Lance Armstrong fractured his collarbone Monday during a race in Spain, leaving in question his participation in the Tour de France in July.
The seven-time Tour champion said he will fly to the United
States and meet with medical experts to decide whether he needs
"We'll go from there," he said. "I think for the Tour it's a
very big problem."
In a statement released later Monday, the 37-year-old said he
had "been lucky to avoid one of the most common cycling injuries"
in his 17-year career.
"The crash has put my upcoming calendar in jeopardy, but the
most important thing for me right now is to get back home and rest
up and begin my rehab," Armstrong said.
Armstrong is scheduled to compete in the Giro d'Italia from May
9-May 31. The Tour runs July 4-26.
He was knocked off his bike during a pileup in the first stage
of the Vuelta of Castilla and Leon race and was taken to a hospital
by ambulance. The American, who crashed about 12.5 miles from the
stage's finish, was grimacing and trying to hold his right arm as
he entered the ambulance.
"The collarbone is broken, and I have a little bit of road-rash
abrasions," Armstrong said as he left Valladolid University
Hospital. "I've never had this happen before; it's pretty painful.
I feel really miserable."
Astana team leader Johan Bruyneel said on his Twitter feed that
there were no complications in the break, and suggested Armstrong
could be back riding soon.
"Clean collarbone fracture," Bruyneel said. "Should be fast
After falling off his bike, Armstrong sat in the grass beside
the road, his right shoulder slumped and his wrist resting on his
right thigh. When help arrived, he motioned toward his right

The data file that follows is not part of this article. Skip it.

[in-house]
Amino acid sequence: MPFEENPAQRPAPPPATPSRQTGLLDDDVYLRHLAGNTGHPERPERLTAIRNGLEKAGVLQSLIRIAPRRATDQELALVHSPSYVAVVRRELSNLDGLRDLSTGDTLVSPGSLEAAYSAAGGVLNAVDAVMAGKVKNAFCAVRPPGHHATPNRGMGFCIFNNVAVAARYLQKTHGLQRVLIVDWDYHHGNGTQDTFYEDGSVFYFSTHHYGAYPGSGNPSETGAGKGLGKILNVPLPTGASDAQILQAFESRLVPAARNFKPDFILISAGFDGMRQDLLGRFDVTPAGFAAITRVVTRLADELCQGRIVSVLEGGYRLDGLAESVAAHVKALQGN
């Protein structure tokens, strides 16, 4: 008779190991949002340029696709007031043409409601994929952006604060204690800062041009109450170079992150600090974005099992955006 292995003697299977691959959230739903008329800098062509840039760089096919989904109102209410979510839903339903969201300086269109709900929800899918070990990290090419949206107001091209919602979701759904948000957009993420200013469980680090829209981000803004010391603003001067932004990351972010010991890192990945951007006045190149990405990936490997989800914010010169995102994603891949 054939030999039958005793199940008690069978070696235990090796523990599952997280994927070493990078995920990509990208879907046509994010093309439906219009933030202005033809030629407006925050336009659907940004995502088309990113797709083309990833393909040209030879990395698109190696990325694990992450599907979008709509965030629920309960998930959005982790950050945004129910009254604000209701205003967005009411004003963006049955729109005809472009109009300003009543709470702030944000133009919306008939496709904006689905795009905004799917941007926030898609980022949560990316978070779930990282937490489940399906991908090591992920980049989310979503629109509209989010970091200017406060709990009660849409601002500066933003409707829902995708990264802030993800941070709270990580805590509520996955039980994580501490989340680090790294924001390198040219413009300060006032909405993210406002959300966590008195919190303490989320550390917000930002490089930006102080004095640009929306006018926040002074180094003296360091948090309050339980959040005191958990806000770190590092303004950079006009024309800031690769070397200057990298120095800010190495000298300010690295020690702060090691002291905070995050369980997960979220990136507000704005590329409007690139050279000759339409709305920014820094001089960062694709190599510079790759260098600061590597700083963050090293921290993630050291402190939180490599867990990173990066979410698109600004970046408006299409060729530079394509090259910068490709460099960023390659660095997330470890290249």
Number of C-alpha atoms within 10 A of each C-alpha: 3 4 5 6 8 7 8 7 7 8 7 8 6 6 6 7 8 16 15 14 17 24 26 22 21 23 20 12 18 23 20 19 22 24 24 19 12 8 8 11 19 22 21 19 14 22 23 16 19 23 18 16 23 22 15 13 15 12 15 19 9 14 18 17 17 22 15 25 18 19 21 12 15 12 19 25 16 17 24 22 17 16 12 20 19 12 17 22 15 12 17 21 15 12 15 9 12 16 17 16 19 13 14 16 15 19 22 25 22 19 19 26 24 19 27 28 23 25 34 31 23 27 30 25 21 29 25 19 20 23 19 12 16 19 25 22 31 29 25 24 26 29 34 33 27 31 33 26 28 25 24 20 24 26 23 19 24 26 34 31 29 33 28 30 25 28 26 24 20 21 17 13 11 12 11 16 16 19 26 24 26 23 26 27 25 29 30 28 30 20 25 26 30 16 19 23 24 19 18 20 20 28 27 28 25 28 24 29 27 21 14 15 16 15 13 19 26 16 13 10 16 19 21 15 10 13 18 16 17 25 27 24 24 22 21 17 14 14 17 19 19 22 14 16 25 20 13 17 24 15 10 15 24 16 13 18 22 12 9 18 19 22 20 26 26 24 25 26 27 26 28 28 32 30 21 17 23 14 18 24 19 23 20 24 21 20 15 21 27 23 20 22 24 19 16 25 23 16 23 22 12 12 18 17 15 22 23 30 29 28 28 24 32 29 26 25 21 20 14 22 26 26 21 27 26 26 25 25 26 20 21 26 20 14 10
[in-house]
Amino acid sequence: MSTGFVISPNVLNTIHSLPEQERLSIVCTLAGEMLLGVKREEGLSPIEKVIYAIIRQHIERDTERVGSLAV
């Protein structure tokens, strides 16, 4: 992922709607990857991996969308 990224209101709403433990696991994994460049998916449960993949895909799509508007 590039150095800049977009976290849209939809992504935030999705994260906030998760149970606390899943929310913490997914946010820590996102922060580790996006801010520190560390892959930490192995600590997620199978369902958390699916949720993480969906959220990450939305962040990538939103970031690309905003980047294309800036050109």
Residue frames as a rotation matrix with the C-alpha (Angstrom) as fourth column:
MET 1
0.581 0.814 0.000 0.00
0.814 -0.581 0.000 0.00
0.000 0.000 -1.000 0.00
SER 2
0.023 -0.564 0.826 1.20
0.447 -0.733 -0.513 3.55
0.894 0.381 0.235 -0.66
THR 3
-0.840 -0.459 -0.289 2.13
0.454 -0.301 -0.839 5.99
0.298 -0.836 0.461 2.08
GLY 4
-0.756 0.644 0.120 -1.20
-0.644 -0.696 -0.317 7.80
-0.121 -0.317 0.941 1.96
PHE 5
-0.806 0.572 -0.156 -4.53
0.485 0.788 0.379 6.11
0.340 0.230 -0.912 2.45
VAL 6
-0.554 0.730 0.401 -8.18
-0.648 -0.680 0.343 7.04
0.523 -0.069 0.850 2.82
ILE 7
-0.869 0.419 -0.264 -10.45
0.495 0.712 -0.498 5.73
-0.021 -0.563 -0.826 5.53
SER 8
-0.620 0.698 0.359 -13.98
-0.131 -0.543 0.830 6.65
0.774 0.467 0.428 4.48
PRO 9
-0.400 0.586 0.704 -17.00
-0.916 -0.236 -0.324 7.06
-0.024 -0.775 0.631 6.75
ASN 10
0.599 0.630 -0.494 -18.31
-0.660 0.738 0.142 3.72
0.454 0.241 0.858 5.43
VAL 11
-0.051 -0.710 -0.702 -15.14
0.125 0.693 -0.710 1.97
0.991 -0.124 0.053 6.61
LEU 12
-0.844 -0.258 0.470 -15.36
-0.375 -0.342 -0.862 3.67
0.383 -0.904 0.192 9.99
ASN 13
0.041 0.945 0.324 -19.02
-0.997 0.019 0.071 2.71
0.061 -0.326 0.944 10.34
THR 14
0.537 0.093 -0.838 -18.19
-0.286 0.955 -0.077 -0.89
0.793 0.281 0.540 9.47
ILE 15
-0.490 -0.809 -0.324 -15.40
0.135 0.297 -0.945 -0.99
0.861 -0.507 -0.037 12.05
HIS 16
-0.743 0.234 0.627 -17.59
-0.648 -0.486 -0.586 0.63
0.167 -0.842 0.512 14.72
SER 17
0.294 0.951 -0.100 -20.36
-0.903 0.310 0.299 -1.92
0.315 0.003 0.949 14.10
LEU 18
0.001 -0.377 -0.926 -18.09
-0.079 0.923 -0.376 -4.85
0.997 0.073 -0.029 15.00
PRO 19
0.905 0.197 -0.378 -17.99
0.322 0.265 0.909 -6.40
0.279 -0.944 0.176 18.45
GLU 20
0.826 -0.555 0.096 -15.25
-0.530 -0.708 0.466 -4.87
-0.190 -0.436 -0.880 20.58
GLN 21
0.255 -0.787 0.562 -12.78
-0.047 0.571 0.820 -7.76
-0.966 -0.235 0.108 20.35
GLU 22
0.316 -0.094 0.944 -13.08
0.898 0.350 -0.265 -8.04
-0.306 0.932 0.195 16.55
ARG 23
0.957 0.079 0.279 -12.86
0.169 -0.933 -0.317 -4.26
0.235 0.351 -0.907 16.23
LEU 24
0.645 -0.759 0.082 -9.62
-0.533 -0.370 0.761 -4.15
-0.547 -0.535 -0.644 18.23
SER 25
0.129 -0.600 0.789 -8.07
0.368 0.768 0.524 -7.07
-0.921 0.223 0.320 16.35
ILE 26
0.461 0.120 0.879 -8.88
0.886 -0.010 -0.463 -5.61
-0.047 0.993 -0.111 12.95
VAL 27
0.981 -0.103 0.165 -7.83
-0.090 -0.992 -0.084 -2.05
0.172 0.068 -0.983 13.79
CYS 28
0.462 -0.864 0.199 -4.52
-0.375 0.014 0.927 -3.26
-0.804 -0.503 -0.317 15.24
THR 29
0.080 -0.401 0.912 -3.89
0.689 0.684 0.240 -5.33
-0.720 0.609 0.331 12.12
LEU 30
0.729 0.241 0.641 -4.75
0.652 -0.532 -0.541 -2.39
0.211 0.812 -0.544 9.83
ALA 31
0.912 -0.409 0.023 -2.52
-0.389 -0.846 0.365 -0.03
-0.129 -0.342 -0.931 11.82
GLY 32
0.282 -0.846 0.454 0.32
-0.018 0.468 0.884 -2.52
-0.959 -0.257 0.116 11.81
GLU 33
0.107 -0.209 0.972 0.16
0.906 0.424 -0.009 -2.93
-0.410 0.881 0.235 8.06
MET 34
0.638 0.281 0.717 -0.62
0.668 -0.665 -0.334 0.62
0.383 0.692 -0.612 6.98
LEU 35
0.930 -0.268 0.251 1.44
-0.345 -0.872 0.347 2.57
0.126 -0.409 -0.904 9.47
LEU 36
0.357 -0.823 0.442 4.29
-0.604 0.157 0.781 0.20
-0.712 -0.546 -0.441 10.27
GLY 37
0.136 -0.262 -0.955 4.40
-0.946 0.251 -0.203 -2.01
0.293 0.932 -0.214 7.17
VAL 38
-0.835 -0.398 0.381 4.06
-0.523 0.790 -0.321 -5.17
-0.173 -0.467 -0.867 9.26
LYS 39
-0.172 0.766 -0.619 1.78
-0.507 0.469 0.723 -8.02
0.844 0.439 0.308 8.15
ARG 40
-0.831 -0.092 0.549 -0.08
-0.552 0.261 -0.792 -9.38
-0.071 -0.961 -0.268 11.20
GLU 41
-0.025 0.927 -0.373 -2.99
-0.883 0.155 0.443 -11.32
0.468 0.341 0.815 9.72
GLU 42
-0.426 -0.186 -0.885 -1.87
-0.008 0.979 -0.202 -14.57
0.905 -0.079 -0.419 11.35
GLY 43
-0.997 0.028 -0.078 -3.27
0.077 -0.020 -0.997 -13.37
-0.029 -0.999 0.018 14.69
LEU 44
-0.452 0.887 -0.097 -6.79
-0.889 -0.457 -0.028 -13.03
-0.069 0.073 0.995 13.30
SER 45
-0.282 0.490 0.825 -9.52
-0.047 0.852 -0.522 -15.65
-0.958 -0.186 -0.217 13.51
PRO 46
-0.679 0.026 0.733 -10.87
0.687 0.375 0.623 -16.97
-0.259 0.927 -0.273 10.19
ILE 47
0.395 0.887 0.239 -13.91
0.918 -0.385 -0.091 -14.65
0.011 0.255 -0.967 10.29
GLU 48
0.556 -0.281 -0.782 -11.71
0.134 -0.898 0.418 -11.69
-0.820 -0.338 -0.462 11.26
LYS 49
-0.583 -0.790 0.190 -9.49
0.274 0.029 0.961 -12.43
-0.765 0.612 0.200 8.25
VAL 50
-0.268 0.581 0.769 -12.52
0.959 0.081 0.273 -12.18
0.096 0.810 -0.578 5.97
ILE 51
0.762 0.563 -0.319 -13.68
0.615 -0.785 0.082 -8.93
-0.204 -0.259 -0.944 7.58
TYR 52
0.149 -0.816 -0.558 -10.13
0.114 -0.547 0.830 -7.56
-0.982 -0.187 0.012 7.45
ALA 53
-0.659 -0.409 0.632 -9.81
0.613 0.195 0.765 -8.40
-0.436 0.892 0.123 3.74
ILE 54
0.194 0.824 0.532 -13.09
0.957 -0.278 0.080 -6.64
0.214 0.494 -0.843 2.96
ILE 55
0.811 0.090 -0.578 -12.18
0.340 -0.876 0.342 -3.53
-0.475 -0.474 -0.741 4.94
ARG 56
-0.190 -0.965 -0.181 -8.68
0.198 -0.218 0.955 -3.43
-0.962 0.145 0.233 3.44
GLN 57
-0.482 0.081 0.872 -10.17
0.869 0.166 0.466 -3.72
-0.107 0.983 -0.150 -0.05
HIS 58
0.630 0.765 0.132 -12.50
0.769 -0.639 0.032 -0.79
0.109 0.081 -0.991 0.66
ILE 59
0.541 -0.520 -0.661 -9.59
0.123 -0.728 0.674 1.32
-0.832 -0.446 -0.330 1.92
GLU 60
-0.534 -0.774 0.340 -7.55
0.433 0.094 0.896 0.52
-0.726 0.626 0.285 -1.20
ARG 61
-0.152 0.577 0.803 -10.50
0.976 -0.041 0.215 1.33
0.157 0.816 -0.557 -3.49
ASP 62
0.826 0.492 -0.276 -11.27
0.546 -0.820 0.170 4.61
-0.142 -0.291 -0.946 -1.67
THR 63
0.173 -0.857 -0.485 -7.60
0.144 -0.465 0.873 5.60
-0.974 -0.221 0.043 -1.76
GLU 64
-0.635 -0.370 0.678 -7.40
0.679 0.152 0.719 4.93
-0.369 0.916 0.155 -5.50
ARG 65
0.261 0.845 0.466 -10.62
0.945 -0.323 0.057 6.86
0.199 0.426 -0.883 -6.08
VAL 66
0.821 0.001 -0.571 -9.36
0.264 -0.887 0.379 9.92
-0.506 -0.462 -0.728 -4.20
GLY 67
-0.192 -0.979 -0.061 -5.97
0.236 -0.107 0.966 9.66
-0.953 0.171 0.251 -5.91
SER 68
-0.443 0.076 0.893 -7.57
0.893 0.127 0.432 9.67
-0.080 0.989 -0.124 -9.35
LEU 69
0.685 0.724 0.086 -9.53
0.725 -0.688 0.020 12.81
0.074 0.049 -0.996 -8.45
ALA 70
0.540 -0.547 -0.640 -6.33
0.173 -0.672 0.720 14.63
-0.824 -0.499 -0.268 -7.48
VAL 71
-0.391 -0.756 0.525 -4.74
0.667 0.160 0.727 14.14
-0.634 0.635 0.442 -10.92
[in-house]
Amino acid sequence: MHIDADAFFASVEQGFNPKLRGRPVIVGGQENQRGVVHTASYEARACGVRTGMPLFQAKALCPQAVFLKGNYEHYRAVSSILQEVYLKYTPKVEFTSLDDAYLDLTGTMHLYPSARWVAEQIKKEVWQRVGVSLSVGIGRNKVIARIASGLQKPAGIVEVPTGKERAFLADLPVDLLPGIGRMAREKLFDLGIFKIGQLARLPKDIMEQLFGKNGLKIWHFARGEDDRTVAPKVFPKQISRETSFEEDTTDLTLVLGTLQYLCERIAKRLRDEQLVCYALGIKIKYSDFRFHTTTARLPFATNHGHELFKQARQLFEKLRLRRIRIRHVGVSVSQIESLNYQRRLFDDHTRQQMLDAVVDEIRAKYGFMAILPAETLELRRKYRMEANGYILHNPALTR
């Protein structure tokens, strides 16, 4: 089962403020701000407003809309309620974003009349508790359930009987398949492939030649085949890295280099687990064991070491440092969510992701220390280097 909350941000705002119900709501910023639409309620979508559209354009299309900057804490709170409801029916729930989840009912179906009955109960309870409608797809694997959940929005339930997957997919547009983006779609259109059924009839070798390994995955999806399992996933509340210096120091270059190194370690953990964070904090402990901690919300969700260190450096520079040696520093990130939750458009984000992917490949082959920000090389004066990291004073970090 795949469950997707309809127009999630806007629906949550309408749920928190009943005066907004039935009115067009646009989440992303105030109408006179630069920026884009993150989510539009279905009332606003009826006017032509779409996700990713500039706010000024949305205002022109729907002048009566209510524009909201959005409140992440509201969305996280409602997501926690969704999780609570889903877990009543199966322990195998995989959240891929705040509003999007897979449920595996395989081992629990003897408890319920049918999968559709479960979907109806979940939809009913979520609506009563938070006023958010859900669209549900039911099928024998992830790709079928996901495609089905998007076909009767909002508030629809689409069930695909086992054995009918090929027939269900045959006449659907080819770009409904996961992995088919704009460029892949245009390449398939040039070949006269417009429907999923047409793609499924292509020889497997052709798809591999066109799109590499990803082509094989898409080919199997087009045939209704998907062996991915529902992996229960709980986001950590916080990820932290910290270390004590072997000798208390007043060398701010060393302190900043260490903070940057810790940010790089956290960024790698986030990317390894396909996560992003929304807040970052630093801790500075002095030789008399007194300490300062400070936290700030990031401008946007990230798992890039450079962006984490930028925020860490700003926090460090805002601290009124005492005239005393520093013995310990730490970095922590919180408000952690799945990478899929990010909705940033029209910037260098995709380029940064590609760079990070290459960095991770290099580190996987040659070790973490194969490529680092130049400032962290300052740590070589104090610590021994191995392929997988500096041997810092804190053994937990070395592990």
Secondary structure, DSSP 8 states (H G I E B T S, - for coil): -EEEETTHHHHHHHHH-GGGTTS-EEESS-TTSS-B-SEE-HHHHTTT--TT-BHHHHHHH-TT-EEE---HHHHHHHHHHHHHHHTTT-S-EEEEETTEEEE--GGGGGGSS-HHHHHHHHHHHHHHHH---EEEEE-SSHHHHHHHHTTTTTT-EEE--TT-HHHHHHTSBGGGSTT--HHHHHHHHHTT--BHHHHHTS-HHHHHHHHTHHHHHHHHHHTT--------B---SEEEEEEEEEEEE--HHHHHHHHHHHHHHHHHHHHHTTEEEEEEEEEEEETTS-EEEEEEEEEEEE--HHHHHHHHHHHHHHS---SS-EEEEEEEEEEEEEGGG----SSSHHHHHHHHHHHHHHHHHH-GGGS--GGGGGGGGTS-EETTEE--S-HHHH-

shoulder. Armstrong eventually walked to the ambulance and climbed
into the back.
Astana teammate Levi Leipheimer described the pileup on his
"Lance was involved in a huge crash as the road narrowed and
became very rough," Leipheimer wrote. "He wasn't far from the
front, as he was riding top 10 all day."
Armstrong said the crash was no one's fault.
"Toward the end of the race people started getting excited, a
bit of wind, some hills and everybody wanting to be at the front,"
he said. "A couple of guys crashed in front of me, I crossed my
wheel, then I hit them and over the top."
After first being taken to the Rio Carrion hospital in Palencia,
Armstrong was taken to the hospital in Valladolid.
The 37-year-old is making a comeback to cycling and is riding
with the Astana team as he prepares for another possible shot at a
Tour de France title. The Vuelta of Castilla and Leon race was
Armstrong's first stage race in Europe since winning the 2005 Tour.
Armstrong started his comeback at the Tour Down Under in
Australia in January, where he finished 29th overall, 49 seconds
behind winner Allan Davis of Australia. He then finished seventh in
the Tour of California in February.
On Saturday, Armstrong raced in the Milan-San Remo cycling
classic and finished 125th, 8 minutes, 19 seconds behind winner
The mainly flat first stage of the Castilla and Leon covered 109
miles from Paredes de Nava to Baltanas. It was won by Joaquin
Sobrino Martinez of Burgos Monumental in 4 hours, 31 minutes, 53
seconds after a sprint finish. He was followed by David Vitoria of
Rock Racing and Jose Joaquin Rojas of Caisse d'Epargne.